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Series / Ghostwriter (2019)

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A reboot of the quirky kids mystery series that ran on PBS from 1992 to 1995, the 2019 series is set in the present with a new set of characters.

Ruben and his mom, Amy, have moved to New York to help his grandfather Ernesto run the family bookstore after the death of his grandmother. Neighbor and middle school classmate Chevon is a frequent visitor to the bookstore and, to Ruben’s initial annoyance, was closer to Ernesto and his wife than they were to Ruben.


Ruben struggles with adjusting to his new school and eats alone in the hallway, much to the chagrin of Principal Fong. He unintentionally meets Curtis, a popular athlete, when he injures him with soup he spilled while eating lunch in the hallway. Curtis and his sister, Donna, visited the bookstore together when they were younger, but their visits stopped as they grew older and their interests diverged.

The unlikely team is brought together after mysterious messages only the four can see appear in puddles of juice and on chalkboards.

The series premiered on Apple TV+ on November 1, 2019. A second season made its debut on October 9, 2020.


This show provides examples of:

  • Adaptational Superpower Change: The original Ghostwriter was restricted to manipulating the letters he could already access, be it from books, signs or even fridge magnets. He only had full access on computer screens. This new Ghostwriter can create any letters she wants, so long as there is a writing surface available. The new Ghostwriter can also manipulate objects in order to get the group to do certain things, while the old Ghostwriter was powerless outside of the ability to write.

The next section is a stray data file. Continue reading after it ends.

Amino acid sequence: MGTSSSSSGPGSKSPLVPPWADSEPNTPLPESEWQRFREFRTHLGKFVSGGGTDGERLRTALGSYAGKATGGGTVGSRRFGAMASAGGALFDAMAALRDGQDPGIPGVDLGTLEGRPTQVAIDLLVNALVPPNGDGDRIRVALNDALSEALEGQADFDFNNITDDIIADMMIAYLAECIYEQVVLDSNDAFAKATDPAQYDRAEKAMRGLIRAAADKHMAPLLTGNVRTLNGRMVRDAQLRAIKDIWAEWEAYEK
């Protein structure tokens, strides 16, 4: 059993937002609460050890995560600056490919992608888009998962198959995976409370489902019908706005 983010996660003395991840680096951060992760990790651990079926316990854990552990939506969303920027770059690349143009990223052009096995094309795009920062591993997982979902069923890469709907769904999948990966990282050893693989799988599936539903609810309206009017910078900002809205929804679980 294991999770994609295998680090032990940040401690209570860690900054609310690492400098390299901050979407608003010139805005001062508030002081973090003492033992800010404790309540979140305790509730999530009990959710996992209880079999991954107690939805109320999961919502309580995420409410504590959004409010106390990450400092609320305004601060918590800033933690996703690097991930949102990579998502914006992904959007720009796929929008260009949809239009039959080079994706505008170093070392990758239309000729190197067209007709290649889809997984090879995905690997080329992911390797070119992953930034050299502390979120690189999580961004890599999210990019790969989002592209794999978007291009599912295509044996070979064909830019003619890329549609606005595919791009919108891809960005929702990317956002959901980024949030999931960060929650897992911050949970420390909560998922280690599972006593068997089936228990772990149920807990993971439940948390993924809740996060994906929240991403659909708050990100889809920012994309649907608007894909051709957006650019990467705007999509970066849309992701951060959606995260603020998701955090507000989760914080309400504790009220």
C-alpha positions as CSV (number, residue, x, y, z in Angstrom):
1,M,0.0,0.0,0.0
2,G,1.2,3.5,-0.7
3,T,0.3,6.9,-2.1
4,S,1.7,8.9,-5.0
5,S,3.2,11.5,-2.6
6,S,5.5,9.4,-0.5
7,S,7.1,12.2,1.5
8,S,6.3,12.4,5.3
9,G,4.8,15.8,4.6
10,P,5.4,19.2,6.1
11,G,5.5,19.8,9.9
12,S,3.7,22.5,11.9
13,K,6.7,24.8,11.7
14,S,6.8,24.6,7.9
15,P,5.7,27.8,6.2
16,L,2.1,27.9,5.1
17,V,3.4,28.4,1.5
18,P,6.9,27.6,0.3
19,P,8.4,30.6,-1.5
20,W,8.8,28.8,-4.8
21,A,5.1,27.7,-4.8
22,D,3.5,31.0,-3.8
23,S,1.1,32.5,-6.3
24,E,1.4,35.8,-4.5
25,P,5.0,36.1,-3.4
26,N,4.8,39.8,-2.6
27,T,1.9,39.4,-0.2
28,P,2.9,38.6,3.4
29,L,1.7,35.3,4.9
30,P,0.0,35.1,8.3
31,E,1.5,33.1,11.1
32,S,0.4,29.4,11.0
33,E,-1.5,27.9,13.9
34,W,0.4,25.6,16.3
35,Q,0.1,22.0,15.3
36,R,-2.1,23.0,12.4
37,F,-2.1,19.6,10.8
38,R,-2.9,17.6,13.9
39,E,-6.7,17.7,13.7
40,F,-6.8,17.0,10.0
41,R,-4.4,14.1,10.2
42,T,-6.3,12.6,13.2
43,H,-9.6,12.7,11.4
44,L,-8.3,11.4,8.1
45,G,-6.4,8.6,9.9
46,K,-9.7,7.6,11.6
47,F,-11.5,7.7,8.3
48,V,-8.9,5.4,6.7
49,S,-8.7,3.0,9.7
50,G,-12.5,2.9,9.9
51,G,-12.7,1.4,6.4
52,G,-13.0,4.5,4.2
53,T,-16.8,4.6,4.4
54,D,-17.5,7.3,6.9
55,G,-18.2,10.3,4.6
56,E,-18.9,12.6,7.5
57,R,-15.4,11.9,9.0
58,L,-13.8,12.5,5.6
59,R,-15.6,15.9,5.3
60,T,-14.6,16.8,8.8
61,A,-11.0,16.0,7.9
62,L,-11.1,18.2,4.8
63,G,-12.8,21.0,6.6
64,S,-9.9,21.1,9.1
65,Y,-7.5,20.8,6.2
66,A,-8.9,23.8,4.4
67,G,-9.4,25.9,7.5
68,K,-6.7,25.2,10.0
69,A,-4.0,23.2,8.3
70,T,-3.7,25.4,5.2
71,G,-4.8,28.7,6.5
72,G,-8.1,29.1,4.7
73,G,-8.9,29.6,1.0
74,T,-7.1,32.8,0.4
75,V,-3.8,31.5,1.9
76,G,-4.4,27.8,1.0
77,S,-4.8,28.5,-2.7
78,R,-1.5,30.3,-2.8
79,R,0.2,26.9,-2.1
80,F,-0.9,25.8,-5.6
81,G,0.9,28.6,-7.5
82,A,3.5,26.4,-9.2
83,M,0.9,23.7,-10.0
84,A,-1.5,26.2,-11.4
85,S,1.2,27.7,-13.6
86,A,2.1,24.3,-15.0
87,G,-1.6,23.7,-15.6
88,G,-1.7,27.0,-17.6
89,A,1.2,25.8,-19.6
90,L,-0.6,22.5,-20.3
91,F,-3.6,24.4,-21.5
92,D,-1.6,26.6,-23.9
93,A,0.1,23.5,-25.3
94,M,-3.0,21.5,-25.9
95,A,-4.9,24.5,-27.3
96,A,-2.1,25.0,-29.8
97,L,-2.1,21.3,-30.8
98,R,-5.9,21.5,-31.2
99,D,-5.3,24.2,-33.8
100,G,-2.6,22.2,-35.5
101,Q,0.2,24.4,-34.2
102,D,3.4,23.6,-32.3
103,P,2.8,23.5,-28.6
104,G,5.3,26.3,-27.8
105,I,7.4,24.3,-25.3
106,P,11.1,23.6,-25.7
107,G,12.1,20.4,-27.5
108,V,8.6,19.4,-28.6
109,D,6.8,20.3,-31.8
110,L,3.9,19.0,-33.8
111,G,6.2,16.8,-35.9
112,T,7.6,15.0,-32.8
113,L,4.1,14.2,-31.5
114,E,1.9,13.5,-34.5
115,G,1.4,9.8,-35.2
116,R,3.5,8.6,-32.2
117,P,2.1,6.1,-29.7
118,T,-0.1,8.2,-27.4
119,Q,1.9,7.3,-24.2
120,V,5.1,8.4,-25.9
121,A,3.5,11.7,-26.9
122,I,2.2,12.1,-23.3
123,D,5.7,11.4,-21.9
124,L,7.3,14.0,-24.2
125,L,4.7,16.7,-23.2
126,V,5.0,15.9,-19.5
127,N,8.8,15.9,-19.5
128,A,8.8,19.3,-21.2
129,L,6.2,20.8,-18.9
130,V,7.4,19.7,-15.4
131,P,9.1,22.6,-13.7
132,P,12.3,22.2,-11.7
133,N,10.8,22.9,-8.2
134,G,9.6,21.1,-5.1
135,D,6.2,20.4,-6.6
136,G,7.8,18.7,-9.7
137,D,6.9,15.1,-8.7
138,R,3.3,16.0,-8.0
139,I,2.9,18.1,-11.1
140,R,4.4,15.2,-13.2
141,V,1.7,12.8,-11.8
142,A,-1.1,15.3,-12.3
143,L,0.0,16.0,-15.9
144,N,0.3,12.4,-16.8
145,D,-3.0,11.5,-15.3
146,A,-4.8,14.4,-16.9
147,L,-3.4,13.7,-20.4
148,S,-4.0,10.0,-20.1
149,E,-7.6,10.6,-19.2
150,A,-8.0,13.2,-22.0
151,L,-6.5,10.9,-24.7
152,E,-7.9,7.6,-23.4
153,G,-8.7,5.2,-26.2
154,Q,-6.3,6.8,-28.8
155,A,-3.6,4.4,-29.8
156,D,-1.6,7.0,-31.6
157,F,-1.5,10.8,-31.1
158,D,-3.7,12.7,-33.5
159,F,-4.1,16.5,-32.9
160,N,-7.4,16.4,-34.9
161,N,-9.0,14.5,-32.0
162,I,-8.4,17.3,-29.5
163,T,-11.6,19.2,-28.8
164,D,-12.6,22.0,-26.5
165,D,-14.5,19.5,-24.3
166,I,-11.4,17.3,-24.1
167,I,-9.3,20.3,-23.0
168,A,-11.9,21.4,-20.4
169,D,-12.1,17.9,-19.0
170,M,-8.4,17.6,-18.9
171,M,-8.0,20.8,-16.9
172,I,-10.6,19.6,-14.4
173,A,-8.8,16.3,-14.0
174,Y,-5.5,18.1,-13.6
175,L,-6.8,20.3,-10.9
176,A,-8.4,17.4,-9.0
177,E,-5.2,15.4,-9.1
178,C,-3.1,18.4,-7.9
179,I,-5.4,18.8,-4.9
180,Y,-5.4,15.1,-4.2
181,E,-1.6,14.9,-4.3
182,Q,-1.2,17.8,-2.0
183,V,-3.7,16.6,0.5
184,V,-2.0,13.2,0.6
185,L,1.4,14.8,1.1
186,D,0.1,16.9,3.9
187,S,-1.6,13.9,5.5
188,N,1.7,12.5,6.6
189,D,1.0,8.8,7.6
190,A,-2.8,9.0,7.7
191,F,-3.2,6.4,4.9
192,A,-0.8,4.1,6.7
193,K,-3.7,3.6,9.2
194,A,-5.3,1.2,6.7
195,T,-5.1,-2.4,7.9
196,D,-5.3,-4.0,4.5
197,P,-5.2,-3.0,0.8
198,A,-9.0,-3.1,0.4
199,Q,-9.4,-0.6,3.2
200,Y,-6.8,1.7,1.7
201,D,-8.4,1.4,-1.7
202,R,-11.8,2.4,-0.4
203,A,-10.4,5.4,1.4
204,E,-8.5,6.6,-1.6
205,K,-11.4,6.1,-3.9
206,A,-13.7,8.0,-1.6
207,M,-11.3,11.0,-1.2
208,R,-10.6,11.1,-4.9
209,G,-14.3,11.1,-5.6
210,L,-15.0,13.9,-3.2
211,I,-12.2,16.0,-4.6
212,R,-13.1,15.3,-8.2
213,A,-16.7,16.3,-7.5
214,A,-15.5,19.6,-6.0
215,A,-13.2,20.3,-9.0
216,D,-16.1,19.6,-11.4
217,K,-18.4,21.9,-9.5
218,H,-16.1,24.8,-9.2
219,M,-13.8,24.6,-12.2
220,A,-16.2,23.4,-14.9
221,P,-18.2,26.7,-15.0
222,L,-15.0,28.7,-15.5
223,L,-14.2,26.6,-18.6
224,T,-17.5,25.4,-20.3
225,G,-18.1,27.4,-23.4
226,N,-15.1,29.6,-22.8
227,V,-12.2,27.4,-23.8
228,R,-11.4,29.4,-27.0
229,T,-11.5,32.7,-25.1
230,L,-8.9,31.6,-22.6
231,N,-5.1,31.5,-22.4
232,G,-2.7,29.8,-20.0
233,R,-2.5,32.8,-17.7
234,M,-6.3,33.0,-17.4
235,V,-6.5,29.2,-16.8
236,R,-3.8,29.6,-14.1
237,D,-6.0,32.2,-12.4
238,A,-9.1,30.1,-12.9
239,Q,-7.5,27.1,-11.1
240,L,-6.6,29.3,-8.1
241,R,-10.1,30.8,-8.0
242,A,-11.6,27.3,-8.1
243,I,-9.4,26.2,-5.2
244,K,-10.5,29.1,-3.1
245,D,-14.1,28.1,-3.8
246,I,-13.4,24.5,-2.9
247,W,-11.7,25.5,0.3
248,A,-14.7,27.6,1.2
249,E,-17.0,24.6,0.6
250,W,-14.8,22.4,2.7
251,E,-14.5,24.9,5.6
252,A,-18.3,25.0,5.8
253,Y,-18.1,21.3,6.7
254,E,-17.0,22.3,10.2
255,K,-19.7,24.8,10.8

• The B Grade: One of her classmates says that partnering with Chevon was like a guaranteed B. She retorts that she doesn't get B's.
  • Black and Nerdy: Chevon read psychology books and would do geometry proofs at lunch, even before Ghostwriter appeared.
  • Cool Old Guy: Ernesto, Ruben's grandfather.
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  • Creator Cameo: During "Ghost Cab", the actual author of the poem "Ode to a Taxi Driver" appears As Himself.
  • Dark Is Not Evil:
    • Bagheera is one of Mowgli's strongest allies, although a black panther.
    • Although Hitch dresses all in black, he is the hero of his story.
  • Everytown, America: The kids seem to avoid naming the city they're actually in, despite it having strong New York City vibes. We do know it's a city big enough for a subway system, however.
  • Friendless Background: Although Chevon offered a seat with her friends in the cafeteria, Ruben chooses to eat his lunch alone in the hallway of his new school.
  • Gender Flip:
    • Possibly with Ghostwriter. While the original was assumed by the kids and confirmed by Word of God to be male, this one is speculated to be Ruben's grandmother. The end of Franken-ghost subverts this, as they later believe Ghostwriter to be Mason Briggs, the pen name of an old mystery writer.